The top 6 advances delivered in OSM Release TWO

Haidee McMahon, Intel

April 2017

By Haidee McMahon, NFV Technical Solutions Marketing Manager, Intel

Working at Intel certainly has its benefits, especially when it means working alongside the Chair of Open Source MANO's Technical Steering Committee, Adrian Hoban. A few weeks back, I had the pleasure of catching up with Adrian after his recent trip to OSM#3 Plenary meeting in Palo Alto, California. During OSM#3, the technical community met face to face to discuss architectural principles, alignment with ETSI NFV, status updates on the features of Release TWO, and to collectively agree on the goals and themes for Release THREE.

With Release TWO on our doorstep and a release date of April 27th, I hastened to ask Adrian about the key deliverables and what we could expect from the upcoming new code base. Adrian summed it up quite nicely: “Release TWO has advanced sufficiently that it is ready for operators to begin their RFx processes and field trials. It brings significant improvements in terms of interoperability, packaging & distribution, usability, data plane configuration and dynamic service assurance.”
I’ve captured some of the finer details of our conversation below under six separate value vectors:

1. Interoperability

Interoperability is a key strategy for OSM which ultimately will achieve three critical objectives for end users as network transformation accelerates:

  1. Significant reductions in cost and complexity.
  2. Flexibility to implement “best of breed” deployments.
  3. Ability to leverage existing investments in their networks.

Several developments will be part of Release TWO that further accelerates this strategy:

  • The code base now offers multi-disk support. This is important as many applications need to use more than one disk to operate effectively.
  • The addition of OpenStack v3 APIs enables greater flexibility in an OpenStack deployment.
  • An additional 15 VNF vendors were on-boarded during the ETSI Plugtests which is a testament of the ease of use of OSM’s Data Model and on-boarding process.
  • Connector improvements in VMware vCloud Director which allows for greater interoperability between VMware vCloud and the MANO stack.
  • Interop with public clouds like AWS which opens the door to automating NFV deployments in public clouds or in hybrid multi-site scenarios.
  • Two new OSM Remote Labs provided by Wind River and VMware joined the network and substantially increased the number of combinations of VIMs and SDN Controllers available for the OSM CI/CD.

2. Packaging, Distribution and Installation

How easily you can install a system has a direct correlation to OPEX savings, not only from the point of view of time to setup but also from the angle of maintaining skilled in-house expertise and physical resources for the installation process. Simplicity is key to cost efficiencies and to the advancement of the network. Some of the developments in Release TWO include:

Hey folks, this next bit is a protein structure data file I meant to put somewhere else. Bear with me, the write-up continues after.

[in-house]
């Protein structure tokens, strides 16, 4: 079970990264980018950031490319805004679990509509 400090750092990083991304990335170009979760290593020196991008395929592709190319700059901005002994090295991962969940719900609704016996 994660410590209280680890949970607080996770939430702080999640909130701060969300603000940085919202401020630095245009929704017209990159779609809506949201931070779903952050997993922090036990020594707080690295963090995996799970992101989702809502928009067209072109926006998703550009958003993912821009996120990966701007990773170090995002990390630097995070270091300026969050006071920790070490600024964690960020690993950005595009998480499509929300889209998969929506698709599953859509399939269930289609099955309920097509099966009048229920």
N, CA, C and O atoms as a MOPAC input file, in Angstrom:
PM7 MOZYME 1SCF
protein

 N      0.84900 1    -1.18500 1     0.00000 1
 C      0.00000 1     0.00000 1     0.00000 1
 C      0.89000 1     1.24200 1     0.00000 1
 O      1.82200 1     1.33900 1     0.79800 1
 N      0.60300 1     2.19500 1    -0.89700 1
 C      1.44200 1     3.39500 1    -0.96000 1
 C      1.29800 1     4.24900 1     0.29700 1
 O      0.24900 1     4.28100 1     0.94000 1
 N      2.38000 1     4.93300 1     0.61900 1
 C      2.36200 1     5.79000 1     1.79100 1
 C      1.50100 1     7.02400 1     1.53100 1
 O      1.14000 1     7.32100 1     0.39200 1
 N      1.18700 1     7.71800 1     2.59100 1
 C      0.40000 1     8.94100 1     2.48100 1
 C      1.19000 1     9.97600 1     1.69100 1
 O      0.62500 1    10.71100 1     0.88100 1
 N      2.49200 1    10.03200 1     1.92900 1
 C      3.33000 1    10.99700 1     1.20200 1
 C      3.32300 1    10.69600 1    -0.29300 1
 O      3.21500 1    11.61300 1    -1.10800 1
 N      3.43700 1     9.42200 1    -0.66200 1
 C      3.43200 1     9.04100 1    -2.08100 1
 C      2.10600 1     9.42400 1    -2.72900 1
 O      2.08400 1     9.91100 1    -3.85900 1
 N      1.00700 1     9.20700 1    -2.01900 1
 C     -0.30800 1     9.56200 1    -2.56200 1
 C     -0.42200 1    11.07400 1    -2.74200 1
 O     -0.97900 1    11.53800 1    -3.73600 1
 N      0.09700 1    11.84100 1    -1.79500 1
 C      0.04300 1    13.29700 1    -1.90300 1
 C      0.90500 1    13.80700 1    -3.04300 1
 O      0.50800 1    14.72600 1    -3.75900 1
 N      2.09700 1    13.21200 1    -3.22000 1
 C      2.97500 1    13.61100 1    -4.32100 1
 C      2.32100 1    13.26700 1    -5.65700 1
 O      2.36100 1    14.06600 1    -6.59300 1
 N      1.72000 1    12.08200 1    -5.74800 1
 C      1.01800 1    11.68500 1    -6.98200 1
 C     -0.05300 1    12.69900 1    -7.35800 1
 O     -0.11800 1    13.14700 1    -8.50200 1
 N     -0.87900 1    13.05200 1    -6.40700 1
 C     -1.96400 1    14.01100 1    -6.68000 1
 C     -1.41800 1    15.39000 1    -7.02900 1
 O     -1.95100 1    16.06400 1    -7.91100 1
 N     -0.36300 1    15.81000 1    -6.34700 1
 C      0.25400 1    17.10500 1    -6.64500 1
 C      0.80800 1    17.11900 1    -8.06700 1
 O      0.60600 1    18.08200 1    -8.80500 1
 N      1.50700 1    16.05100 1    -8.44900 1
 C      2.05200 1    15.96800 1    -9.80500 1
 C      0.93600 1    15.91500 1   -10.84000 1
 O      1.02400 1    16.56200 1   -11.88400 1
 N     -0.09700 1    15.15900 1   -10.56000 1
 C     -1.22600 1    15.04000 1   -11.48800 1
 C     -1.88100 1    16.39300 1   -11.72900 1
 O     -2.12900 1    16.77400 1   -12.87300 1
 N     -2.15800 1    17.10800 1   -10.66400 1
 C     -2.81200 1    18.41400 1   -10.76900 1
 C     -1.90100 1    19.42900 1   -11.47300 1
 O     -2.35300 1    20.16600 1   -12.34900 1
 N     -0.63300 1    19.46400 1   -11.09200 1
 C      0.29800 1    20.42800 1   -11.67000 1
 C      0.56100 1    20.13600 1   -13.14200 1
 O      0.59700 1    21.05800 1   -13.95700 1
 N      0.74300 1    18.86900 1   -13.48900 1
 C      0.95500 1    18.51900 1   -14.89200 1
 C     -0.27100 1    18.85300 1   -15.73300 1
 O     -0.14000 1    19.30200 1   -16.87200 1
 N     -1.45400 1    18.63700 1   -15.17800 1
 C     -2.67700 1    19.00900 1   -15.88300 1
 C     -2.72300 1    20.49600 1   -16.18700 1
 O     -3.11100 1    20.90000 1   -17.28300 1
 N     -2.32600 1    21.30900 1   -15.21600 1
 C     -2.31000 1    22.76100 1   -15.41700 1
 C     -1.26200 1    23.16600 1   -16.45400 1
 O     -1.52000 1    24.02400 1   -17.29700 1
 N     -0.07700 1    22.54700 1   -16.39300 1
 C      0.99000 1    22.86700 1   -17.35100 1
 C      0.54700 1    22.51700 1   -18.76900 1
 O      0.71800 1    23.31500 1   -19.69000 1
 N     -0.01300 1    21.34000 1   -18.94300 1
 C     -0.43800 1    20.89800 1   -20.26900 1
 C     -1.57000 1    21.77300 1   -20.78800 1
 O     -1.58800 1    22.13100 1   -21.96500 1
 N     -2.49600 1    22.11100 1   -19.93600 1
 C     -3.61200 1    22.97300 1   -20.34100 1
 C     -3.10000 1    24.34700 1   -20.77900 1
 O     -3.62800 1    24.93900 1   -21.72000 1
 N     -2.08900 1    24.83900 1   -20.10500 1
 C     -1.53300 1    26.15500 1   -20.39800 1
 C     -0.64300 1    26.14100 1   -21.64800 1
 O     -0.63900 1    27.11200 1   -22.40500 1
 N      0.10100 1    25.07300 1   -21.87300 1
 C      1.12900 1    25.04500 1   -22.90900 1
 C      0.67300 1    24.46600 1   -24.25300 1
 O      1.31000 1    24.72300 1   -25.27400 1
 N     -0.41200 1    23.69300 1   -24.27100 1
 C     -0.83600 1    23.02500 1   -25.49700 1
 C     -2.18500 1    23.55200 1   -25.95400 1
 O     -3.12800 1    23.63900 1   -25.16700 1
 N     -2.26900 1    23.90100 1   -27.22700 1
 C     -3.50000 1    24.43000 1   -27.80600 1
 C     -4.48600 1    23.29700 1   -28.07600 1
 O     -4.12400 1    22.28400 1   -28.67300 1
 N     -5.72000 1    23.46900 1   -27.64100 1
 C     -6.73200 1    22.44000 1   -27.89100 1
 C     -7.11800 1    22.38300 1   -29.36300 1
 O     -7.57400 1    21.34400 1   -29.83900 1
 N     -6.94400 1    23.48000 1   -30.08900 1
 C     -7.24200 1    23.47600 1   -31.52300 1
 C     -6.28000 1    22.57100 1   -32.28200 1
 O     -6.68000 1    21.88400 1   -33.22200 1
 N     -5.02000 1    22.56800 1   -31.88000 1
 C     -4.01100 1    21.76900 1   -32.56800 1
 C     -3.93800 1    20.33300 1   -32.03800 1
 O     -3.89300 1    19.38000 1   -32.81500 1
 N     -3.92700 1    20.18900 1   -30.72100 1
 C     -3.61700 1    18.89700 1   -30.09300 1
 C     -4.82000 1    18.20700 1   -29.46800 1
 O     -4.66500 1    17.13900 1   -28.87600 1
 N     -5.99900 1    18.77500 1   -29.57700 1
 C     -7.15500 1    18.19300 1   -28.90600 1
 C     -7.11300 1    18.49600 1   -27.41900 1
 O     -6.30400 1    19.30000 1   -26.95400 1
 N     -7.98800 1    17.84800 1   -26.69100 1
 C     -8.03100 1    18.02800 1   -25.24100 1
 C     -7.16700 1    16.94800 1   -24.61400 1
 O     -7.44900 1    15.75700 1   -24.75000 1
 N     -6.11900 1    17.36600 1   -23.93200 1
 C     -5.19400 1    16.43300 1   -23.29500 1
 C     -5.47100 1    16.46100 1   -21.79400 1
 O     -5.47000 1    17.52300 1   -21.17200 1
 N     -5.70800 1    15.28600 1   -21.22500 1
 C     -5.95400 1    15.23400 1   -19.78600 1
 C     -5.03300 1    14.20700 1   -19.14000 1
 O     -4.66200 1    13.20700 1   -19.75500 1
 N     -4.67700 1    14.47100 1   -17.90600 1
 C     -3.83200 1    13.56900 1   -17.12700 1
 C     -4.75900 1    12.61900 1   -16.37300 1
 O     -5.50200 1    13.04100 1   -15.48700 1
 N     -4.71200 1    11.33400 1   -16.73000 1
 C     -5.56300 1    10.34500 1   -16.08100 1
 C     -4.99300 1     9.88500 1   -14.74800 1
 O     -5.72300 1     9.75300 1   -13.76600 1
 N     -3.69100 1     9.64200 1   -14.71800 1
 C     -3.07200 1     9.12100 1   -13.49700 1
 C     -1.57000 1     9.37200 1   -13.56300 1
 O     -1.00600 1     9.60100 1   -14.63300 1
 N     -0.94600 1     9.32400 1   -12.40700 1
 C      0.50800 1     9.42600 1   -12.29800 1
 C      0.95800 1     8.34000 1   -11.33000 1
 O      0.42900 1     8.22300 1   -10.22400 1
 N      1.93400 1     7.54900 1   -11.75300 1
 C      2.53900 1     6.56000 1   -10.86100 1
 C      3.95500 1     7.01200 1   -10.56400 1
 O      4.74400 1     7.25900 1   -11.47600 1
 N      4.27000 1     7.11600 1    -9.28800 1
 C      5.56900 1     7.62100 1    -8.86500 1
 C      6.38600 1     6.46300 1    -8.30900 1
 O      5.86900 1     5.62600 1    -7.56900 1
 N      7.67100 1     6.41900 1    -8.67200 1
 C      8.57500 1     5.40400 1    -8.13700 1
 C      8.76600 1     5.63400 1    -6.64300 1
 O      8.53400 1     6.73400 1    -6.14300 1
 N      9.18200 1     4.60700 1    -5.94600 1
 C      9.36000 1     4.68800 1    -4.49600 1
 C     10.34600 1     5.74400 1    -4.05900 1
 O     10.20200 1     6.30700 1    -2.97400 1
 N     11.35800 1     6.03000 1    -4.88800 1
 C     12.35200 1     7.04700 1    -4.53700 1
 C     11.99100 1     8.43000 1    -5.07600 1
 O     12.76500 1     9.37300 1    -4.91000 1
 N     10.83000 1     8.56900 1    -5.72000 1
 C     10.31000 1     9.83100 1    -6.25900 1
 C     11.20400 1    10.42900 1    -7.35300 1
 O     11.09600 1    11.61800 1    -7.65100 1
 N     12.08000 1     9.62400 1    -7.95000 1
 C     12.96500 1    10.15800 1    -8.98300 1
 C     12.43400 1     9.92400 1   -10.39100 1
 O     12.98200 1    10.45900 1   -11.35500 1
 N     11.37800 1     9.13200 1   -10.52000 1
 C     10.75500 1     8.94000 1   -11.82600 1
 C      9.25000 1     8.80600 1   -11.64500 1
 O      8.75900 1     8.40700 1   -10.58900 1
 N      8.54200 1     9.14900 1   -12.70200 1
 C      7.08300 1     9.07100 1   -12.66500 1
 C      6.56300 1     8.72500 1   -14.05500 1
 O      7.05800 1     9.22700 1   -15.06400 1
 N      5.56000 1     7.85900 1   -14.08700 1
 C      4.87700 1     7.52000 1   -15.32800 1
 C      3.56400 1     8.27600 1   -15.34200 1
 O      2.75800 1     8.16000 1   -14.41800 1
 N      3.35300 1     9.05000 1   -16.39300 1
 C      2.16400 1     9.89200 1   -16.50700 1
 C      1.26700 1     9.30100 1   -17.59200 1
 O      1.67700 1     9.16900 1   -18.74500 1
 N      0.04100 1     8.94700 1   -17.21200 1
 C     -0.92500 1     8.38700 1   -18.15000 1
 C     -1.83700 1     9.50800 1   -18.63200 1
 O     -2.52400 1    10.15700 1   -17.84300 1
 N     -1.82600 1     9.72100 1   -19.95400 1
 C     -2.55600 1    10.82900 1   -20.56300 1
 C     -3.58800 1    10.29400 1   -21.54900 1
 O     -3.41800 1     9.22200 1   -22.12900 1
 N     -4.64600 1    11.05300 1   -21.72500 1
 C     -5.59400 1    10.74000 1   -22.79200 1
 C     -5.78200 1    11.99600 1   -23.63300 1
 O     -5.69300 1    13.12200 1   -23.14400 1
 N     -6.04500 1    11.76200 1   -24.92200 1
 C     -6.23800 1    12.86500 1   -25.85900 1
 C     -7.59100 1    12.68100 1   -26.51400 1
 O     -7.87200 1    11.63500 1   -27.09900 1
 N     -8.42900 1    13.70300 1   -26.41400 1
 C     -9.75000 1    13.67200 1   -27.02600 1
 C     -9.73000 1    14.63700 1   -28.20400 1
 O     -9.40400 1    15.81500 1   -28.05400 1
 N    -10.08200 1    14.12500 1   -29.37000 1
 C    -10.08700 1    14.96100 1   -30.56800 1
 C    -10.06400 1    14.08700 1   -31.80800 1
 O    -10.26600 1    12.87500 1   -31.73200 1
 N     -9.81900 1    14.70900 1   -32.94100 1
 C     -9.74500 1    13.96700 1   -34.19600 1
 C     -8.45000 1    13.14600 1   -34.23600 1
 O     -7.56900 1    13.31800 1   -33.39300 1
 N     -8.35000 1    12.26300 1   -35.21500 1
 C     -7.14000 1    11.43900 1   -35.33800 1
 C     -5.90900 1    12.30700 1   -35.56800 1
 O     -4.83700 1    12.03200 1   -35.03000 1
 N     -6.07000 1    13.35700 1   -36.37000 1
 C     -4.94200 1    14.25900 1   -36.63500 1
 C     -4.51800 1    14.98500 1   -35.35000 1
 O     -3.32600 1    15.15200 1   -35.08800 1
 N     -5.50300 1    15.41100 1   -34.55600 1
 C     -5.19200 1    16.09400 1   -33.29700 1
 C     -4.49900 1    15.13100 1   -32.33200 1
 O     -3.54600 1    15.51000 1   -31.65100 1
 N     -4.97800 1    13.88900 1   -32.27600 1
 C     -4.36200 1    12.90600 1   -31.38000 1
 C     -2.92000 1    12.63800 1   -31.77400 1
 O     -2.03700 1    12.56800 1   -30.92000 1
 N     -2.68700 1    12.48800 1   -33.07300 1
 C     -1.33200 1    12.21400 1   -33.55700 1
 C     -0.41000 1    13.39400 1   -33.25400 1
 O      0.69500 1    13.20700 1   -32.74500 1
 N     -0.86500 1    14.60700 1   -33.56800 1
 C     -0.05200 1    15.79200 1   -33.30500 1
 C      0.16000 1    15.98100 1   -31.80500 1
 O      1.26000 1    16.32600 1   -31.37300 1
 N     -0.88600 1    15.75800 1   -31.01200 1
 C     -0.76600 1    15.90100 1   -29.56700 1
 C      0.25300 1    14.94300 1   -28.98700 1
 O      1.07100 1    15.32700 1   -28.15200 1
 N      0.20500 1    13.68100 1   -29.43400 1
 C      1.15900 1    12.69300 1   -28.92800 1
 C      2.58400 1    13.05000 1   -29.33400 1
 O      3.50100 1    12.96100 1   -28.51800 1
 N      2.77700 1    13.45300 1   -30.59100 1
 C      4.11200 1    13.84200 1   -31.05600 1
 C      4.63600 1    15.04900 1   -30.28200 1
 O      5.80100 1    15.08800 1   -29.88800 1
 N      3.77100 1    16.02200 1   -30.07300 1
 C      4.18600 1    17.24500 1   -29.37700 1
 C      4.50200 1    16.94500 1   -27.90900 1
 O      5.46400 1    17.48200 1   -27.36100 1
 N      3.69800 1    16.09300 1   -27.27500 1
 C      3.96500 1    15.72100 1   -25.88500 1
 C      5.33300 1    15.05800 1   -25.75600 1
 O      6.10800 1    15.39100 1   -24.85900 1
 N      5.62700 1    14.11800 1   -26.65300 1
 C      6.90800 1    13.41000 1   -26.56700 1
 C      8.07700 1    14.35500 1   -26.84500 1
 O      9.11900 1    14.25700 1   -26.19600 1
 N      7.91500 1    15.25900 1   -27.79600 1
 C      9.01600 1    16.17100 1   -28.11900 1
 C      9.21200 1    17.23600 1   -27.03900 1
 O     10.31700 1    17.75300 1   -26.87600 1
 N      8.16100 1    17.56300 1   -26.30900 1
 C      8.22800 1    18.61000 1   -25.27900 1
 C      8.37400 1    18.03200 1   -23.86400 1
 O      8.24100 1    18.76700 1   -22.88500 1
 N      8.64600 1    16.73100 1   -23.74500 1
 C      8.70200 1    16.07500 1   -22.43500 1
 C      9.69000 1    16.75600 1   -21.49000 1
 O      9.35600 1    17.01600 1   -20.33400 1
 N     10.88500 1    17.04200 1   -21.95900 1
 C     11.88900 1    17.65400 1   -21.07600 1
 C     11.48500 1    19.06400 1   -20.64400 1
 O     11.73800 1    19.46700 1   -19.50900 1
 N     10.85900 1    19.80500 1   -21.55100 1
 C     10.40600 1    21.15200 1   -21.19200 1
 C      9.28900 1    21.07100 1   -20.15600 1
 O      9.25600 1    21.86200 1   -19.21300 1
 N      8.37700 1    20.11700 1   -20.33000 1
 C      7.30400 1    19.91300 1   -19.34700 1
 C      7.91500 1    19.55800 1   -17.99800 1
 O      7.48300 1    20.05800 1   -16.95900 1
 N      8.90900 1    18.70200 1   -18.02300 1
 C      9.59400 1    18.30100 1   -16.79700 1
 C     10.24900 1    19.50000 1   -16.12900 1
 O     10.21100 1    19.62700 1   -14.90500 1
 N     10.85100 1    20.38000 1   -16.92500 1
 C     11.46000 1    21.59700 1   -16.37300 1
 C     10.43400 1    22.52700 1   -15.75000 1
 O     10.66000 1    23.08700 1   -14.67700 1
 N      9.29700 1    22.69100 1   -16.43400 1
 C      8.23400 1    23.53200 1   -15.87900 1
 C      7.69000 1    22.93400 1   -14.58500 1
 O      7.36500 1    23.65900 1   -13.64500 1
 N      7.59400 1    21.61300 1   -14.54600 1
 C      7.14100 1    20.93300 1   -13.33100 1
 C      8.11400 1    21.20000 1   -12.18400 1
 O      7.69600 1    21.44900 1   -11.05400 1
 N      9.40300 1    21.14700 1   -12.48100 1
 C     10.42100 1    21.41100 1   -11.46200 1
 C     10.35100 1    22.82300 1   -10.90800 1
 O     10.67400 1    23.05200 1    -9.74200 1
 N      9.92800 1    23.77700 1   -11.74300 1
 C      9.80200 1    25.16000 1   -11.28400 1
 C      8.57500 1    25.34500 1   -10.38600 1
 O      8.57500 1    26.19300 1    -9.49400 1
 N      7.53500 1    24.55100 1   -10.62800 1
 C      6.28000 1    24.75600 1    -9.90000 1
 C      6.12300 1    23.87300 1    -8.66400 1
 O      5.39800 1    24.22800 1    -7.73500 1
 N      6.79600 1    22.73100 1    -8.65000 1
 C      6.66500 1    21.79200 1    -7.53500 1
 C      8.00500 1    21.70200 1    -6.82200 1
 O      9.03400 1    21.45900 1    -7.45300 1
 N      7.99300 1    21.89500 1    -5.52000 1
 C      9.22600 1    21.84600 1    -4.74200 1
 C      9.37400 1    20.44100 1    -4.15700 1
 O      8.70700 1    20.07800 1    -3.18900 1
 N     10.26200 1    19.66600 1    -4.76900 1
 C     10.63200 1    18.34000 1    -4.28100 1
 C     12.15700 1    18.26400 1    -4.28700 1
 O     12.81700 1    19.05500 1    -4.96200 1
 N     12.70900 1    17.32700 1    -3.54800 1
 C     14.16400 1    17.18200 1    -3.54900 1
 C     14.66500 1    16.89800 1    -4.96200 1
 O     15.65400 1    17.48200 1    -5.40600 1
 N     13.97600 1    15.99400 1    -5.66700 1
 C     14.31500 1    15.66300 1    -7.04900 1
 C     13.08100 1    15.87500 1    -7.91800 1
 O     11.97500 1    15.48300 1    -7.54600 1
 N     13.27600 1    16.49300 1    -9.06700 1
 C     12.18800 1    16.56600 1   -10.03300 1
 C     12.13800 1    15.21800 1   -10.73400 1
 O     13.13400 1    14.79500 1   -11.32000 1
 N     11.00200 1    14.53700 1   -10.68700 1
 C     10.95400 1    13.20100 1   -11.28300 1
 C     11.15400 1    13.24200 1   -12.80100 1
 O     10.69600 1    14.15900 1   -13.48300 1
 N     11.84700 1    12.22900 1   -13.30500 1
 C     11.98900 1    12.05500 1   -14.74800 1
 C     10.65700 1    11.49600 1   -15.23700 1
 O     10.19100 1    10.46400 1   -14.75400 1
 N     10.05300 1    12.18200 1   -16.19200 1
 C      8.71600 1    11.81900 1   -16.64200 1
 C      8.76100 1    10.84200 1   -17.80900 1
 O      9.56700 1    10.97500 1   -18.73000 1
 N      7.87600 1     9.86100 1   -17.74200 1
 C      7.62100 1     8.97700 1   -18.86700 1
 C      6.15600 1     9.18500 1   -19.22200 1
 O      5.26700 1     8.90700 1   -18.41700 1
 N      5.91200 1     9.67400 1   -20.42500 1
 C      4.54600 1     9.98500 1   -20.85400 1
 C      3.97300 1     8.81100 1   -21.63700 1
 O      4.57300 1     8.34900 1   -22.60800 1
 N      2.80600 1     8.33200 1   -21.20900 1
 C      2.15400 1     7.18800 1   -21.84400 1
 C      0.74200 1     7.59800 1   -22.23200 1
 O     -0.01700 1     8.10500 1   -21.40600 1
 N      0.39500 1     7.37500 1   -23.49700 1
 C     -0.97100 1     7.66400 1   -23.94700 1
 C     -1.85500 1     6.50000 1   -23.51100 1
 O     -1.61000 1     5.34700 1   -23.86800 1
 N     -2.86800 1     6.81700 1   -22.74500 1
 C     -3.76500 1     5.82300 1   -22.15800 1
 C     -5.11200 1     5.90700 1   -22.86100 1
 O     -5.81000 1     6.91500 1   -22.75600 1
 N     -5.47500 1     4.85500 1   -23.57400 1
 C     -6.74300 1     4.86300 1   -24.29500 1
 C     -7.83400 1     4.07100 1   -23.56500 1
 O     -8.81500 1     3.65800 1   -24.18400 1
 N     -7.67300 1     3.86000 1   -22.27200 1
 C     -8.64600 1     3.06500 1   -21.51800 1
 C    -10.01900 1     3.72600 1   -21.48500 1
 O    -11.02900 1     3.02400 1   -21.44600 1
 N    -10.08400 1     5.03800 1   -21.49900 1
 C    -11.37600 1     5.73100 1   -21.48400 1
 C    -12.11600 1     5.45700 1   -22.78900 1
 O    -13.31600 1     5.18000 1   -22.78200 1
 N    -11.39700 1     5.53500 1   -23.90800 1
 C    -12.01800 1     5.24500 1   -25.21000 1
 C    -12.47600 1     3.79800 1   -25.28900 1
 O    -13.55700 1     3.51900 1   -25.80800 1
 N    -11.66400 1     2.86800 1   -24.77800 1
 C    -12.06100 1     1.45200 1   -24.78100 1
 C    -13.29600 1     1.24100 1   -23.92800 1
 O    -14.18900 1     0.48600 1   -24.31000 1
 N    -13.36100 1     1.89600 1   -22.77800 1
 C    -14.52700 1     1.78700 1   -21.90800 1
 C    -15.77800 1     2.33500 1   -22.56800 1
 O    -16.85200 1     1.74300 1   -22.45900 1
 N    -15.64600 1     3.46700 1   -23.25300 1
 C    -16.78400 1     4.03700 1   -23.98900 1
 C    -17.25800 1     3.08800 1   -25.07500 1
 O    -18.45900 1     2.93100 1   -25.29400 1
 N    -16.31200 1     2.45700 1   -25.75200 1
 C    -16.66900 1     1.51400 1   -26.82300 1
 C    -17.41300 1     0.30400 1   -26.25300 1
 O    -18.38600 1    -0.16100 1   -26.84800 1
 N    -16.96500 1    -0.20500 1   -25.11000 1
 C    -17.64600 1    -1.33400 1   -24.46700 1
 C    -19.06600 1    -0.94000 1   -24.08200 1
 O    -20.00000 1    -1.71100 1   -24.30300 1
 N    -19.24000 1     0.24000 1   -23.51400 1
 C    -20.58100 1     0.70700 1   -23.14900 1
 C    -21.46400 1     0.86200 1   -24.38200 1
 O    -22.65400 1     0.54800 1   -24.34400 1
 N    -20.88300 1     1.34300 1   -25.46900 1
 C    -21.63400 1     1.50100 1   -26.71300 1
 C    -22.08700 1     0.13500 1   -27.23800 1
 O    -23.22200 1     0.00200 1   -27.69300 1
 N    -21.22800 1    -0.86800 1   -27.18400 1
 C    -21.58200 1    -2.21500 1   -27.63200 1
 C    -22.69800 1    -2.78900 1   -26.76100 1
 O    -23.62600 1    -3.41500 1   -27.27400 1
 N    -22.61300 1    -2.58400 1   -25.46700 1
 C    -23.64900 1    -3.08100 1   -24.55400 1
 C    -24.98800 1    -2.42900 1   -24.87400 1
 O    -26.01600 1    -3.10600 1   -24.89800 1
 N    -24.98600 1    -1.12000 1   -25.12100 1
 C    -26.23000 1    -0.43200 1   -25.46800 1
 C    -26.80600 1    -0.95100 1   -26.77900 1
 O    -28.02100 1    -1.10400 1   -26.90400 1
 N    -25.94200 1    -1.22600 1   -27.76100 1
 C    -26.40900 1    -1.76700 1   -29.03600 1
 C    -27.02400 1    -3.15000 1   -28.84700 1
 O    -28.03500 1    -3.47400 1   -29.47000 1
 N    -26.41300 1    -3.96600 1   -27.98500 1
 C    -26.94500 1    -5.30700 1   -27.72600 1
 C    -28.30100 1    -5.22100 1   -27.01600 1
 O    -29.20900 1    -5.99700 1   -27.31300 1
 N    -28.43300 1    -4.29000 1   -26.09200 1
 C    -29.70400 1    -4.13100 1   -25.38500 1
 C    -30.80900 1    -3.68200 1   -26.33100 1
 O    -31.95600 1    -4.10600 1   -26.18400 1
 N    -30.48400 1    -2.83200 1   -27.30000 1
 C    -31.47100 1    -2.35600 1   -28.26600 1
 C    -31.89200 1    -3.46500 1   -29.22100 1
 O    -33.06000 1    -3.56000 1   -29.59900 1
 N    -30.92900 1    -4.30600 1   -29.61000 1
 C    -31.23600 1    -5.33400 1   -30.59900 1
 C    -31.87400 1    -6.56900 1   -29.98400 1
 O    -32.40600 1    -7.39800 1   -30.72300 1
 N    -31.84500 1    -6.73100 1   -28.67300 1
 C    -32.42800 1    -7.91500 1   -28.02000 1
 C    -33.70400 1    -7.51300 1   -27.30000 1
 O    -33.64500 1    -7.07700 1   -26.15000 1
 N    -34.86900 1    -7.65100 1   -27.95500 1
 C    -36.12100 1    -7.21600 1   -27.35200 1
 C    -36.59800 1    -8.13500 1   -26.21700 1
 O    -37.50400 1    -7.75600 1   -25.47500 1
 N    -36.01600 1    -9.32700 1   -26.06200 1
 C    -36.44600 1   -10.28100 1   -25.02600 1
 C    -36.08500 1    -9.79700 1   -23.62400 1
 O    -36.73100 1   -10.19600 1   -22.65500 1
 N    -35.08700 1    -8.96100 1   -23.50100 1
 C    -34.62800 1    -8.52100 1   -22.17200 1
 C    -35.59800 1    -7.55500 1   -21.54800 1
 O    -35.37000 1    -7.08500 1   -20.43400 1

• A new package management update for the UI.
  • A 50% reduction in the OSM memory footprint.
  • Docker container images can now be used as a distribution model.
  • UI Composer now has a dynamic cross-reference drop-down list to ensure the validity of Data Model entries.

3. Usability

Usability is equally fundamental to realising savings in OPEX, not only through the ease of use but also through improved fault detection and recoverability. The advancements in this area include:

  • Access to VNF consoles through the User Interface (UI).
  • Support for cloud-init.
  • Common Logging & Exception Handling with the alignment of OpenVIM logs and exception handling within the OSM framework.
  • Availability of new OSM Remote Labs makes it very easy to use a variety of test infrastructures.

4. Security

It’s quite common when discussing security that the focus is often on locking down parts of the network or limiting access. However in an NFV context, often the application requires access to all of the traffic to help inform or make decisions. The ability to disable filtering on ports has been added in Release TWO to give the necessary level of control to the admins.

5. Data Plane Configuration

Data Plane configuration has been extended to facilitate complex network deployments that are aligned with some of the needs of 5G infrastructure. Two new features include:

  • A new Underlay Network Management feature is introduced which allows direct management of the SDN Controllers like ODL and ONOS.
  • OpenVIM can now manage compute nodes running OVS. Previously, only Linux bridge was supported.

6. Service Assurance

The ability to guarantee network services to your customers is essential and not only in terms of uptime but also in the ability to grow and shrink network services on demand. Release TWO delivers an experimental Network Services Scaling feature allowing you to dynamically add or remove VNF instances from running services.

During our conversation, Adrian also added that aside from the technical advances during the Release TWO development cycle, the OSM Technical Steering Committee also engaged extensively with ETSI NFV providing feedback on the Information Model (IM) for the VNF and Network Service Descriptors. OSM was also a successful participant in the first NFV ETSI Plugtests earlier this year.

In response to a final question about OSM’s plans beyond Release TWO, Adrian concluded that Release THREE is focused on delivering a production-ready solution and is expected to bring further enhancements in the areas of service assurance, usability, resiliency and security. Full details of Release THREE will be locked down in the coming weeks and will be announced shortly on the ETSI OSM portal. 

A parting message to the OSM community is to stay tuned for the exciting new upcoming developments. Thank you, Adrian, for your updates, insight and time.